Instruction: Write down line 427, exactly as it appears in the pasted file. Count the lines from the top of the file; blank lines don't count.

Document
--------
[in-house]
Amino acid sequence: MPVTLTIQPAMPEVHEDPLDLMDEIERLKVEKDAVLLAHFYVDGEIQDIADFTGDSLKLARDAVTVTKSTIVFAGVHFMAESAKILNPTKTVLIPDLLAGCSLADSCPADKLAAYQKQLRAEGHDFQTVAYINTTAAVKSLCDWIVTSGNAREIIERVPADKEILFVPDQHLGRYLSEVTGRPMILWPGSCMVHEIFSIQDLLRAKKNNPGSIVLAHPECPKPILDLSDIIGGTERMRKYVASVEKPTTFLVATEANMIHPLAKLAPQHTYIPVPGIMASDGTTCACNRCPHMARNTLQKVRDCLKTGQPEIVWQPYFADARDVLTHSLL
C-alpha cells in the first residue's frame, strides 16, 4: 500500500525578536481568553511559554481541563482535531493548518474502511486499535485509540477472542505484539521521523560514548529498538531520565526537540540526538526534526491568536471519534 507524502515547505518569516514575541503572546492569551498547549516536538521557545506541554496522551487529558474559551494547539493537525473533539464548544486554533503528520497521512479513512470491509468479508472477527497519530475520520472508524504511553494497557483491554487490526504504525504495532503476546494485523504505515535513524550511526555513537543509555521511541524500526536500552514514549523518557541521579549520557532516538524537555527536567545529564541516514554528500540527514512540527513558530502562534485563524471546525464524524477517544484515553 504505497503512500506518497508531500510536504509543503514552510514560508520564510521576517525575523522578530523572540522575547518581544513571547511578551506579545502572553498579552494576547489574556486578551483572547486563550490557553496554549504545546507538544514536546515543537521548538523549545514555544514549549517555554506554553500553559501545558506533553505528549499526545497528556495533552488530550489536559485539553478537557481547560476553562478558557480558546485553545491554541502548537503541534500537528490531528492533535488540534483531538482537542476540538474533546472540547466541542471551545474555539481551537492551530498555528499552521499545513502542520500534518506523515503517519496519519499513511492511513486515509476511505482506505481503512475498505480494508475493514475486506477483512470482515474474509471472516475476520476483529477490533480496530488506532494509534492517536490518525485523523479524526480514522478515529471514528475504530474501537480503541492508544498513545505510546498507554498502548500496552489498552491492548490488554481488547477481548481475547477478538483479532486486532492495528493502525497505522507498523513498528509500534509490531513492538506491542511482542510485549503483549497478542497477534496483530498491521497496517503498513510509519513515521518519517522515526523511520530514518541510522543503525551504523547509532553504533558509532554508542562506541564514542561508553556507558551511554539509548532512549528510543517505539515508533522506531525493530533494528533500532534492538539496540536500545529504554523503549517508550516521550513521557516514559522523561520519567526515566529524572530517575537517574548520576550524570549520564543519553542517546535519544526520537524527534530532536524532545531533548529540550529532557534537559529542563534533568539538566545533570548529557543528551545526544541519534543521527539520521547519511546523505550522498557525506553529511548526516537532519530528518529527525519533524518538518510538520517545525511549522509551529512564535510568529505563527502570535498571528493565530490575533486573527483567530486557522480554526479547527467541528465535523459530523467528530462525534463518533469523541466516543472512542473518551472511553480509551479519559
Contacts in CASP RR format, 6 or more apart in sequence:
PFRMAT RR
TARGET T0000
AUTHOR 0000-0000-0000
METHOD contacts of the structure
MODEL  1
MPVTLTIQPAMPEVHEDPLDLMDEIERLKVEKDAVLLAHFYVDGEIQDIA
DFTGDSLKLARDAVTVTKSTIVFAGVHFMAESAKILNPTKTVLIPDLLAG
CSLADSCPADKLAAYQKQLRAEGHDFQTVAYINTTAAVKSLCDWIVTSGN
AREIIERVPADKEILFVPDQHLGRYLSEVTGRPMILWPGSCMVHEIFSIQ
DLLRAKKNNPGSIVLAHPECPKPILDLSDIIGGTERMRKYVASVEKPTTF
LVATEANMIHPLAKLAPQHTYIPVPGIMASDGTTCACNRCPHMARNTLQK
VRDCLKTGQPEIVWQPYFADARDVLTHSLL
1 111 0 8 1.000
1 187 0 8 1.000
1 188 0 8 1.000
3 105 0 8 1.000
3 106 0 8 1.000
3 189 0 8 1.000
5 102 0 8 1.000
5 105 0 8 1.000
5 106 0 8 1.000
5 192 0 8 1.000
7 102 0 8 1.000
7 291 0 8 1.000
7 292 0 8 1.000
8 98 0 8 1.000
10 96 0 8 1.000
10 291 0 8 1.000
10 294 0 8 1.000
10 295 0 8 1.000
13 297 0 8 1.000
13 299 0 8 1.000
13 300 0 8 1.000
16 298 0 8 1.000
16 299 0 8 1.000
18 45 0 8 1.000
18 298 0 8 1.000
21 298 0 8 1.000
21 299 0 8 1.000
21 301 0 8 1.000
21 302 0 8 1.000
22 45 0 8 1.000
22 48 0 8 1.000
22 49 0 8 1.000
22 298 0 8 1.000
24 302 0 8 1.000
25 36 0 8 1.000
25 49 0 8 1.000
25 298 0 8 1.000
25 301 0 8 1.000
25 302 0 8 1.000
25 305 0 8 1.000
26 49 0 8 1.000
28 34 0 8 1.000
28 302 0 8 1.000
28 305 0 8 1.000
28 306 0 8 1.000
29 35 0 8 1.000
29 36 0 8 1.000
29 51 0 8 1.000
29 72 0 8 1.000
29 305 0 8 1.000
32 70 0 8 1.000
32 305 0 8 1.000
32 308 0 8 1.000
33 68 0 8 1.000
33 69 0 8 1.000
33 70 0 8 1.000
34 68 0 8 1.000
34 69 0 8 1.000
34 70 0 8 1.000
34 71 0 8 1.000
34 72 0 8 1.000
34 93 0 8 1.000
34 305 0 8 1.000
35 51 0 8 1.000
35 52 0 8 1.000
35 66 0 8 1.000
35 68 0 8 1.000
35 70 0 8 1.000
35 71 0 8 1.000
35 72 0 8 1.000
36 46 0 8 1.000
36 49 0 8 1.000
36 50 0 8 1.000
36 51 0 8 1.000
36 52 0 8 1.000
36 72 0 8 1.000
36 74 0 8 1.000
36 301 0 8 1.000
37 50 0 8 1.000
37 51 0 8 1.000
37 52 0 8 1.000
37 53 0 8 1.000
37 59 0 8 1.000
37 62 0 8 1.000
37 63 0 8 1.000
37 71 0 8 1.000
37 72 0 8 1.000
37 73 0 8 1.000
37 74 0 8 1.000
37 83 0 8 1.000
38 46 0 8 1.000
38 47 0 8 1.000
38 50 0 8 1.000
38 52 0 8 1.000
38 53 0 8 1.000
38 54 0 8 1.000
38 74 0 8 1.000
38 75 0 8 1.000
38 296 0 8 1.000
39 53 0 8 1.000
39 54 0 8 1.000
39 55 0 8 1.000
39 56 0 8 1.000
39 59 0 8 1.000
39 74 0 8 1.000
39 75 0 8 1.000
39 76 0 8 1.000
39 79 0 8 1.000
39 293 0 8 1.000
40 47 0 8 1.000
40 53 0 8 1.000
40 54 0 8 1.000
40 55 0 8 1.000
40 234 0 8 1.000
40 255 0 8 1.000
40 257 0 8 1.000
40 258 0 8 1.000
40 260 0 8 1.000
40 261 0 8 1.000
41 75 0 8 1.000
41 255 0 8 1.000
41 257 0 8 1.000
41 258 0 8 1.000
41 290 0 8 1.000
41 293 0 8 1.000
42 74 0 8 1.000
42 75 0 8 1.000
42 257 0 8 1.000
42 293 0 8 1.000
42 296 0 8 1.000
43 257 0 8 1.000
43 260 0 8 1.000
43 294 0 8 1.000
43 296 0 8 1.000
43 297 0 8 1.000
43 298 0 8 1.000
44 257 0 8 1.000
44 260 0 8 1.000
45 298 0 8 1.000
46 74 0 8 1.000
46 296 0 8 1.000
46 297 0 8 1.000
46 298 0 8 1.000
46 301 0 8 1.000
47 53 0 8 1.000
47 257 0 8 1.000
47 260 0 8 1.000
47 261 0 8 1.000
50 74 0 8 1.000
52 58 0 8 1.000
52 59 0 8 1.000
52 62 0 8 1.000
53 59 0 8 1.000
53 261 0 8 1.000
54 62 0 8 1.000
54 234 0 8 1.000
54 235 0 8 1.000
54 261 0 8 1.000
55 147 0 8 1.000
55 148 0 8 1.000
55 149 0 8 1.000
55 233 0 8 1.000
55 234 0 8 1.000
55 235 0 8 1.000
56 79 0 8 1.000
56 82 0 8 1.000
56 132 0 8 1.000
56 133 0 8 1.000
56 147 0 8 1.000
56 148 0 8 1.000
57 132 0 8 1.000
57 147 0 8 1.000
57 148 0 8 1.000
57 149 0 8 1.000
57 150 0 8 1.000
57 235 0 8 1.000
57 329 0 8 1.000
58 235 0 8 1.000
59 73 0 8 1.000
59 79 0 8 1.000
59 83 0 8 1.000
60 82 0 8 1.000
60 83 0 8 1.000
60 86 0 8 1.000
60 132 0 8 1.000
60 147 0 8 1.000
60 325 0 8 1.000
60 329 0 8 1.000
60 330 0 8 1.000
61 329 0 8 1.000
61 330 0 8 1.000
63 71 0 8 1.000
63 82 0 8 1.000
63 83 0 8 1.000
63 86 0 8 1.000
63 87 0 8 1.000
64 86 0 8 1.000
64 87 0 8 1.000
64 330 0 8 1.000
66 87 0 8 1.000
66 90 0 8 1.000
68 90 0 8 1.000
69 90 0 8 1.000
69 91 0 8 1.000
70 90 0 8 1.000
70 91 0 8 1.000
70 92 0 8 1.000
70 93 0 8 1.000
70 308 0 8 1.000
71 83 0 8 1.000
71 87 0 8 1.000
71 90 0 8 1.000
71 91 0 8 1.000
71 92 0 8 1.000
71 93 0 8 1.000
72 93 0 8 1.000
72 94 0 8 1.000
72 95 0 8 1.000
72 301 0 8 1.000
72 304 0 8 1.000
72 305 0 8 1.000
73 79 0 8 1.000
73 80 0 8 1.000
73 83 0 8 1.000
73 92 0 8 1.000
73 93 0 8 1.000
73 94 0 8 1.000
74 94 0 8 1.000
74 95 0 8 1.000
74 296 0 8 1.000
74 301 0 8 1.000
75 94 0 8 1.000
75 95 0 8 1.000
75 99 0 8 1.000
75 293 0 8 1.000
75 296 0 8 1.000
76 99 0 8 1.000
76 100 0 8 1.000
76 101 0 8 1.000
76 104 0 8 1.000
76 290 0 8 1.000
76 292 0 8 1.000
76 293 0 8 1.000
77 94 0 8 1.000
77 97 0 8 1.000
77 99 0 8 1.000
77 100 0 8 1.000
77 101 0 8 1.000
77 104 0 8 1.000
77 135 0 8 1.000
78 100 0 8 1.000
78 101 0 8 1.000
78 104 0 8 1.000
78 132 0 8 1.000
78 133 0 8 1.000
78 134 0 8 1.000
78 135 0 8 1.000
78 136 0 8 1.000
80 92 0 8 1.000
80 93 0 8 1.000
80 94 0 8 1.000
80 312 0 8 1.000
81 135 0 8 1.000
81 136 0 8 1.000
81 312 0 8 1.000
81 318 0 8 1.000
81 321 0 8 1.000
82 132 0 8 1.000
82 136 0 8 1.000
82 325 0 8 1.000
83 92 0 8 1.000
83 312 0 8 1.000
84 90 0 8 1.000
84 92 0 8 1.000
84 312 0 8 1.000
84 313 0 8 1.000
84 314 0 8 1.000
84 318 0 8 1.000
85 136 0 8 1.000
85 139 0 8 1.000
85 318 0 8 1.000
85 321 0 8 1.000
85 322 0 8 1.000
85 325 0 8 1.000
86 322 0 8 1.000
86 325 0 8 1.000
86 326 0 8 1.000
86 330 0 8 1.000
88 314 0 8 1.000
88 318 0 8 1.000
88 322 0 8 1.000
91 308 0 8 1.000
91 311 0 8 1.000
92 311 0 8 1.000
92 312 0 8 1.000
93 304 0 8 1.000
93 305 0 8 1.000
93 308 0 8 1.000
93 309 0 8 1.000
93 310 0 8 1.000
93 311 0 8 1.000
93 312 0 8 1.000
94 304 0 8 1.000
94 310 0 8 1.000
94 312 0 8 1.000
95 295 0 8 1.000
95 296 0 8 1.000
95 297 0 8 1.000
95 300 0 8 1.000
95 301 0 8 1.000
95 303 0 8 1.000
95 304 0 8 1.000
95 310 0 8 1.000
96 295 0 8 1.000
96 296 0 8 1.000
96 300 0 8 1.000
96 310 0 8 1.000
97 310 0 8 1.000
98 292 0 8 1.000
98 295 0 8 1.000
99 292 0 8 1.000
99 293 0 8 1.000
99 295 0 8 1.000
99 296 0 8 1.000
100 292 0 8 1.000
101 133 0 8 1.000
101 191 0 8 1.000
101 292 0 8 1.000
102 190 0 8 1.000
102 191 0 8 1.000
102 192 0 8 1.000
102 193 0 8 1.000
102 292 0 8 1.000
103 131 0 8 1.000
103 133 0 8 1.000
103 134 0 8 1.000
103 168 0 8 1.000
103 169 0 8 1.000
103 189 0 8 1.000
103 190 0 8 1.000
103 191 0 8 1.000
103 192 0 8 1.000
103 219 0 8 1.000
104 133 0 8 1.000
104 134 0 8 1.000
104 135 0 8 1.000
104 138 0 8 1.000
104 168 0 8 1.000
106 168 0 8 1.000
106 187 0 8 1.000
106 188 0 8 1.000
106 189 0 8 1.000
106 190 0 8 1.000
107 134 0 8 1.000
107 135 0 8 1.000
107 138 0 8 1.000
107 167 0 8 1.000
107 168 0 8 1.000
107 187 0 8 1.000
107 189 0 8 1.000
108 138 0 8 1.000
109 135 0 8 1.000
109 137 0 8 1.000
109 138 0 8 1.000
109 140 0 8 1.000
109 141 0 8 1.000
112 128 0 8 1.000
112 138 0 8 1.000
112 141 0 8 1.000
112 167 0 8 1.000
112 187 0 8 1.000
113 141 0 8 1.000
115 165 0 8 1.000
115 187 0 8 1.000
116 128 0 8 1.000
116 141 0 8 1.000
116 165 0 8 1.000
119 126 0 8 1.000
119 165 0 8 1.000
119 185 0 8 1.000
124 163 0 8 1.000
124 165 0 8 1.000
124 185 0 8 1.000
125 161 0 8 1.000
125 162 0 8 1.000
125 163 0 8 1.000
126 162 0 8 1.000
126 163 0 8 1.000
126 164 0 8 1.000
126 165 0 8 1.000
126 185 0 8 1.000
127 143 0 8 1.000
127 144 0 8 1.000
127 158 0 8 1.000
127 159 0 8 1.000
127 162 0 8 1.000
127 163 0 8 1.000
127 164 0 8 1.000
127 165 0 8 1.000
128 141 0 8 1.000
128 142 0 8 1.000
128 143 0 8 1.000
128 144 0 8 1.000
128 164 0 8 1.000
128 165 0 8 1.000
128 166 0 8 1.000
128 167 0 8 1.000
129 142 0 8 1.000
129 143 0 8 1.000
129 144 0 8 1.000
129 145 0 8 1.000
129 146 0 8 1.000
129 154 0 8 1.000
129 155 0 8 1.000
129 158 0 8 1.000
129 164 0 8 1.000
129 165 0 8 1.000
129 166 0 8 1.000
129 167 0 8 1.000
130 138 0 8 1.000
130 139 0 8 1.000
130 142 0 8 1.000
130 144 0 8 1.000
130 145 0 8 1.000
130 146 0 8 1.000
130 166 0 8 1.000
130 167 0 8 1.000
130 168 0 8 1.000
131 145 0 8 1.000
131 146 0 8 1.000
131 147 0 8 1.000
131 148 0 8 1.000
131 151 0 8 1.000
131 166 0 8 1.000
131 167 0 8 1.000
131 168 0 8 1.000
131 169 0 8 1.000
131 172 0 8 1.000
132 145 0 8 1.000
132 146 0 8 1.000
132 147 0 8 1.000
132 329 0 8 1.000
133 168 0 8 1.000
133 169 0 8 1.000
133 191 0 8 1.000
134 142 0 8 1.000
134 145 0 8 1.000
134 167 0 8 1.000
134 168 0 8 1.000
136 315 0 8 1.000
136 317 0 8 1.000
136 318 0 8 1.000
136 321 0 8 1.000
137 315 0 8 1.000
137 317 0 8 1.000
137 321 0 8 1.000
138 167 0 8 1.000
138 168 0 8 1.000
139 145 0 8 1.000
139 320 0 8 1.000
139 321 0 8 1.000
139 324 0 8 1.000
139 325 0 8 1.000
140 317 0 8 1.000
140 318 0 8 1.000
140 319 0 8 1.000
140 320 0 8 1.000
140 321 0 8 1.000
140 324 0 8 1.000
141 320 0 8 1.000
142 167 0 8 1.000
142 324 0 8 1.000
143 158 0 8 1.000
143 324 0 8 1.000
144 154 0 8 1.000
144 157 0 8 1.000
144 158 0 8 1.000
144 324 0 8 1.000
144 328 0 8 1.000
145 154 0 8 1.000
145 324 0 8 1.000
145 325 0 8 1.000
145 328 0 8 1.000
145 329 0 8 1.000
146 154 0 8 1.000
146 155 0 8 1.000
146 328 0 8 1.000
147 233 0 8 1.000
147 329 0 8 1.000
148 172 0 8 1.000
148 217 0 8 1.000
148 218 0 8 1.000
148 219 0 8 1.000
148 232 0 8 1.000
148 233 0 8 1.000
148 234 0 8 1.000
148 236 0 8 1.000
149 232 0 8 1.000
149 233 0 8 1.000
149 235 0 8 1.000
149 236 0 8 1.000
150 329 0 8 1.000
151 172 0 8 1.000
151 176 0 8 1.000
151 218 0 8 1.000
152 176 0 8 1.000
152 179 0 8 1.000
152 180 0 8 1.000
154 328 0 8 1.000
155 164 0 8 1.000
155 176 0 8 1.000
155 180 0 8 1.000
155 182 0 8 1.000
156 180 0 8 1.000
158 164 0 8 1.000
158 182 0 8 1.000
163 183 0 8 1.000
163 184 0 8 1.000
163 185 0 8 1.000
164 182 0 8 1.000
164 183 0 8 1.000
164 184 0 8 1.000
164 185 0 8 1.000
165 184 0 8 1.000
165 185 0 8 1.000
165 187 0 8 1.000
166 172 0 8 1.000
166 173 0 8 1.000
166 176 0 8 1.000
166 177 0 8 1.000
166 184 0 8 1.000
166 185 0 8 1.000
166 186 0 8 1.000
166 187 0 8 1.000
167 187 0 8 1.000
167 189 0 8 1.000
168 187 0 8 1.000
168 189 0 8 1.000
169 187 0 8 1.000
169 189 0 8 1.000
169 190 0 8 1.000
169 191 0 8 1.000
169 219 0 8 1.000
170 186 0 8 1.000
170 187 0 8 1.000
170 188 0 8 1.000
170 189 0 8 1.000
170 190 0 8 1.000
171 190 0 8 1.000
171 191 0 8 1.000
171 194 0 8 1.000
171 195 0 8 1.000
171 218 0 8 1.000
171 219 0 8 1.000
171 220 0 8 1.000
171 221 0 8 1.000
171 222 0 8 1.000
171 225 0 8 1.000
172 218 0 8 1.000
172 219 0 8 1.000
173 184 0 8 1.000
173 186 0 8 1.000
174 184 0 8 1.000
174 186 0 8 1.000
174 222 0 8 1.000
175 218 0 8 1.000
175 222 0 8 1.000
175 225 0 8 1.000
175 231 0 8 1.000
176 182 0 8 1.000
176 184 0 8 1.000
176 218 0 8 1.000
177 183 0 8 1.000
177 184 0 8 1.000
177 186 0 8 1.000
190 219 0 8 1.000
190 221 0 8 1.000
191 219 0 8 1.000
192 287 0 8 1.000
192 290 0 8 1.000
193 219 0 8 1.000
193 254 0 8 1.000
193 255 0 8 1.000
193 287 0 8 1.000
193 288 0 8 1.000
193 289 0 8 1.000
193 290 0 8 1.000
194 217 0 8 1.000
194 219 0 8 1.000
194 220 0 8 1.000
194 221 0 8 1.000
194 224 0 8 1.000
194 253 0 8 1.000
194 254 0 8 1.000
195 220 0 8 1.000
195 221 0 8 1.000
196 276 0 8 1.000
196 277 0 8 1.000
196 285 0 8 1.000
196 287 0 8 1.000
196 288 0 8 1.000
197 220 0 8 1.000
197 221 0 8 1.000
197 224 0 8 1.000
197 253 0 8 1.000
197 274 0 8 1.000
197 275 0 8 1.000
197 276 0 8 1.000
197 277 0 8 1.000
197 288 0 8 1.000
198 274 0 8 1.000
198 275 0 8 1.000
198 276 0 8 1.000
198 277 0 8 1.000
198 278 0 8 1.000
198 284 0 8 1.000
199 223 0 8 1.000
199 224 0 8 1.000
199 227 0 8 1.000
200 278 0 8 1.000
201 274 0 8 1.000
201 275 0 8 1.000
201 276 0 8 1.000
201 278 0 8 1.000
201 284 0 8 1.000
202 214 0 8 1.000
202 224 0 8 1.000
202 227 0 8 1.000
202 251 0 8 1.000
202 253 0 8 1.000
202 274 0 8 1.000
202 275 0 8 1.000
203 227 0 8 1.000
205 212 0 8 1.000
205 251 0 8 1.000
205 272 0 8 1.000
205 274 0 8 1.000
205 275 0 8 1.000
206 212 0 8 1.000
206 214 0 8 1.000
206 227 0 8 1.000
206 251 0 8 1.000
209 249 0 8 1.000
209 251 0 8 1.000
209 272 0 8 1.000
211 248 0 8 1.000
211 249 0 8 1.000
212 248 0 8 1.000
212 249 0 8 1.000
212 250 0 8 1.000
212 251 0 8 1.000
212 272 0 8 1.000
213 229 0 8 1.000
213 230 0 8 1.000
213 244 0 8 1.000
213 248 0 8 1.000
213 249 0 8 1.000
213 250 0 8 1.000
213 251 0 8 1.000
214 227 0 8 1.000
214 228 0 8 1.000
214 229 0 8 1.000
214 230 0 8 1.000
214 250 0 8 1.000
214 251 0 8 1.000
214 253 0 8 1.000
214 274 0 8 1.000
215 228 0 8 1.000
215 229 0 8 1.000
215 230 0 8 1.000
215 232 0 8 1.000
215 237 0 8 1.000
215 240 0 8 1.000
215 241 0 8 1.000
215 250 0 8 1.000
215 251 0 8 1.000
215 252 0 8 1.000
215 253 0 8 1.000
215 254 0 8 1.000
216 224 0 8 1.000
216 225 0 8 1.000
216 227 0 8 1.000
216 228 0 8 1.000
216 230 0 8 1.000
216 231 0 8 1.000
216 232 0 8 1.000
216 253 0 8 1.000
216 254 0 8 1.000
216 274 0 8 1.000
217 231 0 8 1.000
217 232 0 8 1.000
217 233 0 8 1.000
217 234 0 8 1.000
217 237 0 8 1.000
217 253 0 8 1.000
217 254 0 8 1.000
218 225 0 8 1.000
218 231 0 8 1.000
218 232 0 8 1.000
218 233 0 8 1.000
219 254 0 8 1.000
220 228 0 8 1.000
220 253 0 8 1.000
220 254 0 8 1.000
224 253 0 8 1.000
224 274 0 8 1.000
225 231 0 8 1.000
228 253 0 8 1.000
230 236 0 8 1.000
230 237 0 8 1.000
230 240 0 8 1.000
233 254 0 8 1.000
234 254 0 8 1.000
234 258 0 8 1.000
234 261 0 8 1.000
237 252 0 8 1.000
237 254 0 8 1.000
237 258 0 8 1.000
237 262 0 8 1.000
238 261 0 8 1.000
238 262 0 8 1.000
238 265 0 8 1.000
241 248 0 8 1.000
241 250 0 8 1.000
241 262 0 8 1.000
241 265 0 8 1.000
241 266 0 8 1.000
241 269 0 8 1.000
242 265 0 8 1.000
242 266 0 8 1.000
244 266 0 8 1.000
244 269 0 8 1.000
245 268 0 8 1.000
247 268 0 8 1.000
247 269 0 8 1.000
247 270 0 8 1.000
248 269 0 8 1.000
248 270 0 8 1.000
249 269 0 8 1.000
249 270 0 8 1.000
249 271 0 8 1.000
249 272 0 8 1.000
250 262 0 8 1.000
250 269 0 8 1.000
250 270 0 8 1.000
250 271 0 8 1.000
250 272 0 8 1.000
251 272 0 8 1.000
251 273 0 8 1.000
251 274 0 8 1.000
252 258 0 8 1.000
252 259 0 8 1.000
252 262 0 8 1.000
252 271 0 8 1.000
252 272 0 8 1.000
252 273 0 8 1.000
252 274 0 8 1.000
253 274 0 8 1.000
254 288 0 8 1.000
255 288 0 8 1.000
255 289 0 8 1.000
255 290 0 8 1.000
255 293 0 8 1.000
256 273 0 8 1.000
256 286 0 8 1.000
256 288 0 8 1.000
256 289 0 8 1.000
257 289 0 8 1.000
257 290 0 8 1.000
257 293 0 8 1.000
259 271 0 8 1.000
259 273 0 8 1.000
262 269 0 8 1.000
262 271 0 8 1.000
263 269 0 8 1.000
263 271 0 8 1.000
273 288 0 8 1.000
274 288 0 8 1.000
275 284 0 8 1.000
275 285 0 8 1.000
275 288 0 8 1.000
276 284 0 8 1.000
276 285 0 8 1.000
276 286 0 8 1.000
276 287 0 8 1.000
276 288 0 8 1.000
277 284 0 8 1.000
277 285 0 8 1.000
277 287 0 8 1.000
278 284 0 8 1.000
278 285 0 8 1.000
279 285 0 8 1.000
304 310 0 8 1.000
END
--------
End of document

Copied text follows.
129 145 0 8 1.000